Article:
Evidence from the American Time Use Survey 2003-12 suggests the existence of small but statistically significant racial/ethnic differences in time spent not working at the workplace. Minorities, especially men, spend a greater fraction of their workdays not working than do white non-Hispanics. These differences are robust to the inclusion of large numbers of demographic, industry,… Read more »
The paper offers a number of vignettes surrounding Friedrich A. Hayek’s receipt of the Nobel Prize. It examines Hayek’s life before he got the prize, describes the events in Stockholm, and offers a summary of the main themes of his Prize Lecture. It then examines the subsequent impact on Hayek’s life and career. It concludes… Read more »
Indignation is often understood to be the translation of an essentially just moral evaluation. However, it is necessary to investigate the ambiguities of this moral emotion. In the first part, an examination of the genealogy of indignation sheds light on the differences and similarities between ancient and modern conceptions of indignation. Modern indignation presupposes a… Read more »
« La construction genrée des affects politiques entre action et passion », chapitre d’ouvrage, in La politique à l’épreuve des émotions politiques, Alain Faure et Emmanuel Négrier (dir.), Rennes : Presses Universitaires de Rennes, coll. « Res Publica », 2017, pp. 231-239. See more here.
Aristotle listed moderation as one of the moral virtues. He also defined virtue as the mean between extremes, implying that moderation plays a vital role in all forms of moral excellence. But moderation’s protean character—its vague and ill-defined omnipresence in judgment and action—makes it exceedingly difficult to grasp theoretically. At the same time, moderation seems… Read more »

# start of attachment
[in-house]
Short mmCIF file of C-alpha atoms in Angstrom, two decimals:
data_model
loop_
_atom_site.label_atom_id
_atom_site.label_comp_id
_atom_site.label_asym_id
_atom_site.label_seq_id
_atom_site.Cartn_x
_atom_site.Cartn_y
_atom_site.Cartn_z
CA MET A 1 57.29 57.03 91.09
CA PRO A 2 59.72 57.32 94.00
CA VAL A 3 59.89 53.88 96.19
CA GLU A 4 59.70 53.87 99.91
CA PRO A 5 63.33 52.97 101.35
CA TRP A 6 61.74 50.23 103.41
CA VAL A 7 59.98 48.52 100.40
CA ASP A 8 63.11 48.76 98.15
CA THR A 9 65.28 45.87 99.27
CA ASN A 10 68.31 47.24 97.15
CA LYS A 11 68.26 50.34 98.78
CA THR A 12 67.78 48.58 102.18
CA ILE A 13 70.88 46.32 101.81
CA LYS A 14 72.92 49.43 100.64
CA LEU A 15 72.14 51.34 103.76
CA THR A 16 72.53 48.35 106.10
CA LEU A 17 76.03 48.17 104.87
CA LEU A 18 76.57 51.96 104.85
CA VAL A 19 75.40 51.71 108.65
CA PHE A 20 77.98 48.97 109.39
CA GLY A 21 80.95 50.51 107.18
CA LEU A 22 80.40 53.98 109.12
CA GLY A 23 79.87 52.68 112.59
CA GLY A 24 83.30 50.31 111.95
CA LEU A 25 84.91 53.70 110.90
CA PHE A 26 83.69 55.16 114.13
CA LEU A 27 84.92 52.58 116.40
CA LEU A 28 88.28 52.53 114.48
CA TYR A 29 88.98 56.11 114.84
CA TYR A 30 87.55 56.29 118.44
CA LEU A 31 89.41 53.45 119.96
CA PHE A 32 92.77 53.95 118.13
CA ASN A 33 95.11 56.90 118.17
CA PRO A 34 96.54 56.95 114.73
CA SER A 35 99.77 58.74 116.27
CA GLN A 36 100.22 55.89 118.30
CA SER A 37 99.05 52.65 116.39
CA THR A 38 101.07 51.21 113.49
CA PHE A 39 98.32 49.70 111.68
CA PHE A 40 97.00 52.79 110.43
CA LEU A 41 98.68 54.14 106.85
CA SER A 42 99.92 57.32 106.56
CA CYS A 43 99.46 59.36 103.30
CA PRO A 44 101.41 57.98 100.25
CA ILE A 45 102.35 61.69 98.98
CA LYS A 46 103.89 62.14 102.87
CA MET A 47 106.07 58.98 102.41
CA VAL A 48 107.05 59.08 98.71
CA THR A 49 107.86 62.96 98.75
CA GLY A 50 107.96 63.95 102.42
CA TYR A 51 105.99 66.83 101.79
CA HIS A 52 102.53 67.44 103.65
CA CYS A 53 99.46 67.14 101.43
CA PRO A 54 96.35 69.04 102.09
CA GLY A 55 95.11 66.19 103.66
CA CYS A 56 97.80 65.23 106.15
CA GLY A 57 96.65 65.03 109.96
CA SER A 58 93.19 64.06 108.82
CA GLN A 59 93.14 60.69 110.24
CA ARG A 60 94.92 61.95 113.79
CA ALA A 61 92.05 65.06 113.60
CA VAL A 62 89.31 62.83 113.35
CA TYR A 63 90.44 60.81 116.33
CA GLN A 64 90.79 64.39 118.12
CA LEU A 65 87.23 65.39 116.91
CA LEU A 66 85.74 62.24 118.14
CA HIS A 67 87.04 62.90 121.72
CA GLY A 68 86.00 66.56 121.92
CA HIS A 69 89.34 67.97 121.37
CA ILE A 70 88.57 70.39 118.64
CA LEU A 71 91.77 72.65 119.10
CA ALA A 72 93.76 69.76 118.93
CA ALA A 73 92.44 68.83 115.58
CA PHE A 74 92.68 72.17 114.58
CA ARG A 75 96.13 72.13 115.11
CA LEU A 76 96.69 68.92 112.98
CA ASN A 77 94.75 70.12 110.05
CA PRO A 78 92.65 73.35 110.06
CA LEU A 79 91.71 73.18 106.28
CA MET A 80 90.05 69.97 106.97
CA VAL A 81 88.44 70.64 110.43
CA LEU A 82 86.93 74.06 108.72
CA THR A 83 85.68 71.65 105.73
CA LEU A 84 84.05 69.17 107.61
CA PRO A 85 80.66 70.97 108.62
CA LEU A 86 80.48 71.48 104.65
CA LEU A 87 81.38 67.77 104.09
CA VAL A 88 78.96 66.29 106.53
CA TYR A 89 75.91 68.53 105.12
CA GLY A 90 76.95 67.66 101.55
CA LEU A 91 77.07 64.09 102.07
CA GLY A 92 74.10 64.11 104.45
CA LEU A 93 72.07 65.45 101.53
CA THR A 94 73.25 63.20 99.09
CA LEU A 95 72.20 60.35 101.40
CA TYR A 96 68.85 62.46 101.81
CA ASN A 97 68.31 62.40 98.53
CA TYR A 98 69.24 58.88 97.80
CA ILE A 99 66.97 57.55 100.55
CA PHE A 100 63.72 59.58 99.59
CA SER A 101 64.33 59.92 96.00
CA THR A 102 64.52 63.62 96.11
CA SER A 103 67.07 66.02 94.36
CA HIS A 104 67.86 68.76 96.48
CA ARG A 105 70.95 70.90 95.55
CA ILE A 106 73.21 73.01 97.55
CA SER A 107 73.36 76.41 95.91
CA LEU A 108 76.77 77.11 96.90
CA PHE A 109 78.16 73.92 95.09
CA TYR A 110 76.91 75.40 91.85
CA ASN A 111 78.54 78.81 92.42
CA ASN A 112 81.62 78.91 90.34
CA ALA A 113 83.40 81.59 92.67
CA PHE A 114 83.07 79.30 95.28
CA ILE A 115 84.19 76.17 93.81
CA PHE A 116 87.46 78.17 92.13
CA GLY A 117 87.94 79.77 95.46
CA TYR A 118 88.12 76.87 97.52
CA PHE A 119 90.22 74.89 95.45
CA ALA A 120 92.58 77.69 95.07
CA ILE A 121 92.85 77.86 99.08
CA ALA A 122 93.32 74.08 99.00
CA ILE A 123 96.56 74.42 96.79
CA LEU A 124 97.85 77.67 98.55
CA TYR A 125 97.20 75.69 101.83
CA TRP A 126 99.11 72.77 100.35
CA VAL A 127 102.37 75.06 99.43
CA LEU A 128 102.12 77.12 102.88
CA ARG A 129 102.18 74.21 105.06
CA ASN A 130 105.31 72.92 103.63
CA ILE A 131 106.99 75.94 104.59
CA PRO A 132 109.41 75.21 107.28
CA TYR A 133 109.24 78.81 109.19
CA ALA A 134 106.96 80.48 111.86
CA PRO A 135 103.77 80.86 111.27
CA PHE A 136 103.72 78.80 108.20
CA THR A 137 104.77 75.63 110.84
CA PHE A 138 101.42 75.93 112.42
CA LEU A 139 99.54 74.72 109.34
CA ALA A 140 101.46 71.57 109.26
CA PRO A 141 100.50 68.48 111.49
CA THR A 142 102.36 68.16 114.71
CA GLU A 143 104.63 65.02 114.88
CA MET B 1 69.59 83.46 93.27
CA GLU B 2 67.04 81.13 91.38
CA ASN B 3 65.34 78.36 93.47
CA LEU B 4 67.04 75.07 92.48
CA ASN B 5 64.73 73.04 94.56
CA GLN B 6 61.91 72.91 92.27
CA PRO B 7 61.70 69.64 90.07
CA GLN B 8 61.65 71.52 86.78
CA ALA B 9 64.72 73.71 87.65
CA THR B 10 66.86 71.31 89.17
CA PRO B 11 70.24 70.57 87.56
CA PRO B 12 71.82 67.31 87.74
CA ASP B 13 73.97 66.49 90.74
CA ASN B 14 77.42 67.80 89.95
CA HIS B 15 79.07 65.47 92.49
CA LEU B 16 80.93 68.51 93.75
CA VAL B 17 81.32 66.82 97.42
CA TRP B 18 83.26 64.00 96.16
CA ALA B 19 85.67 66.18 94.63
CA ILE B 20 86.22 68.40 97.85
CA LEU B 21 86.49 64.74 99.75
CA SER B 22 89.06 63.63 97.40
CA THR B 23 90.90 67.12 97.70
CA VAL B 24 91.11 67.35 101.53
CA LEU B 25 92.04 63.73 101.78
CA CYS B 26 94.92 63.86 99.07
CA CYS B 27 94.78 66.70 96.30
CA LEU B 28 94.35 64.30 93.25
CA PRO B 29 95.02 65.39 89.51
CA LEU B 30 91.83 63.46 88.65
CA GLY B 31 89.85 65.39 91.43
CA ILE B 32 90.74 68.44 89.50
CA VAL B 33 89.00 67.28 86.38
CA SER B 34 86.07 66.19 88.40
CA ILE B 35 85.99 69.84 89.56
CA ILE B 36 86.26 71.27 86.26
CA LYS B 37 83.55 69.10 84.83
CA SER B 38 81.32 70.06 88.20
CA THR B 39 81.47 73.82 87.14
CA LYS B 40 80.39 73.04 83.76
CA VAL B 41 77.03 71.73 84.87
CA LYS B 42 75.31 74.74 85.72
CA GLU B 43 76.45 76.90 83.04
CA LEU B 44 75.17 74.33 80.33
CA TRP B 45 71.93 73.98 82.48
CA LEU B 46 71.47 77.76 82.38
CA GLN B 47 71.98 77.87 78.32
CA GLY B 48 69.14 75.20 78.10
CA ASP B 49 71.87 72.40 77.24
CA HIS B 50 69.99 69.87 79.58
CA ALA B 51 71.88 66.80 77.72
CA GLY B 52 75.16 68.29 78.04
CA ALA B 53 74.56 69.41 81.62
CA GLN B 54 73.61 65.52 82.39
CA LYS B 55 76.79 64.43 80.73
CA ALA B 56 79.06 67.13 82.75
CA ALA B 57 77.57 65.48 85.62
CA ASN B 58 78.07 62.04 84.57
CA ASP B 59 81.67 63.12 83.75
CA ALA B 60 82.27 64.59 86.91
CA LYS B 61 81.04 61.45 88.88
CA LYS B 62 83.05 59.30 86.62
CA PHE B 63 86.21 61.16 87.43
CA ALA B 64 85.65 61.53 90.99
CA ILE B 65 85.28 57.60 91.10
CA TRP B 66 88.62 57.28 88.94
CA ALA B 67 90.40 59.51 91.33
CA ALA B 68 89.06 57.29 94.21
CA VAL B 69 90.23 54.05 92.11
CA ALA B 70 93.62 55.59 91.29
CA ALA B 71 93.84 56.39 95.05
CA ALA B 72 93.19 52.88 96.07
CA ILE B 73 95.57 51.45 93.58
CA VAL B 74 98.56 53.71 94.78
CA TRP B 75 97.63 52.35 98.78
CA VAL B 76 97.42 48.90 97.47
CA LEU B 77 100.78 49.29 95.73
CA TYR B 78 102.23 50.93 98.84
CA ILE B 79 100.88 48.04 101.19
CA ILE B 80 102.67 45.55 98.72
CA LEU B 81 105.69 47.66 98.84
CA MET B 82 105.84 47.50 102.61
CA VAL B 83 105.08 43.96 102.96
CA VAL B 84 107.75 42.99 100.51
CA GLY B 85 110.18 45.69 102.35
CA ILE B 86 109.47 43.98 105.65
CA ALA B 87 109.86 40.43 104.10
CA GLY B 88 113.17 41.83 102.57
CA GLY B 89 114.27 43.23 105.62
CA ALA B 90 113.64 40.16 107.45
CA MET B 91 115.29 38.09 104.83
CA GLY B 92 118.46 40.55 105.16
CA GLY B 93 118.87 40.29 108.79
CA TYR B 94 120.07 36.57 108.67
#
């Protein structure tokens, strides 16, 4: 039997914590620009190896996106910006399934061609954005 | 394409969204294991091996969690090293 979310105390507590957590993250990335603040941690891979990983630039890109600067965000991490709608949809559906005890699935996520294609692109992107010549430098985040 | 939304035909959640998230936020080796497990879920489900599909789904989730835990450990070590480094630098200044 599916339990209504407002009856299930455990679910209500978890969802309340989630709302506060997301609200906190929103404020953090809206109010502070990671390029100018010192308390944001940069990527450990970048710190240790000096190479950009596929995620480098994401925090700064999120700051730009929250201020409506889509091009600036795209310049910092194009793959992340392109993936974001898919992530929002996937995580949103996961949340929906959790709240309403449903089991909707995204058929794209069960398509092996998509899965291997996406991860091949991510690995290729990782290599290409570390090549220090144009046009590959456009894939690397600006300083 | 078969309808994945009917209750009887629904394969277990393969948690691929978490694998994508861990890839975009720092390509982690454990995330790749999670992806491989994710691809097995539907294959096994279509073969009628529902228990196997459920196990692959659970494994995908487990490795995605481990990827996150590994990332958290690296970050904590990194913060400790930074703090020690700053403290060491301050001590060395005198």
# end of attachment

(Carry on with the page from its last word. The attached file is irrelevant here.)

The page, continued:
This paper investigates the industrial organization of the international drug trade. From the mid 1970s through the early 2000s, a few large-scale and hierarchically organized cartels dominated the market. Since 2006, dozens of smaller and more-specialized units have emerged. We notice that the prohibition efforts of federal governments (primarily Mexico and the U.S.) imposed costs… Read more »
We develop a framework for understanding how legal structures relate to imprisonment. We hypothesize that relatively more hierarchy within criminal justice institutions, compared to commercial law, fosters higher rates of incarceration. Our framework predicts that incarceration reflects asymmetric opportunities for rent seeking across differently organized legal institutions. Instead of comparing criminal justice institutions across nations… Read more »
Standard economic theory proposes that public goods (equally available to everyone) will be underprovided by private markets. Individuals can benefit without having to pay, so there is little incentive to invest or manage resources efficiently. The punishment of criminals is an example of this, since everyone in a society benefits from reduced crime whether they… Read more »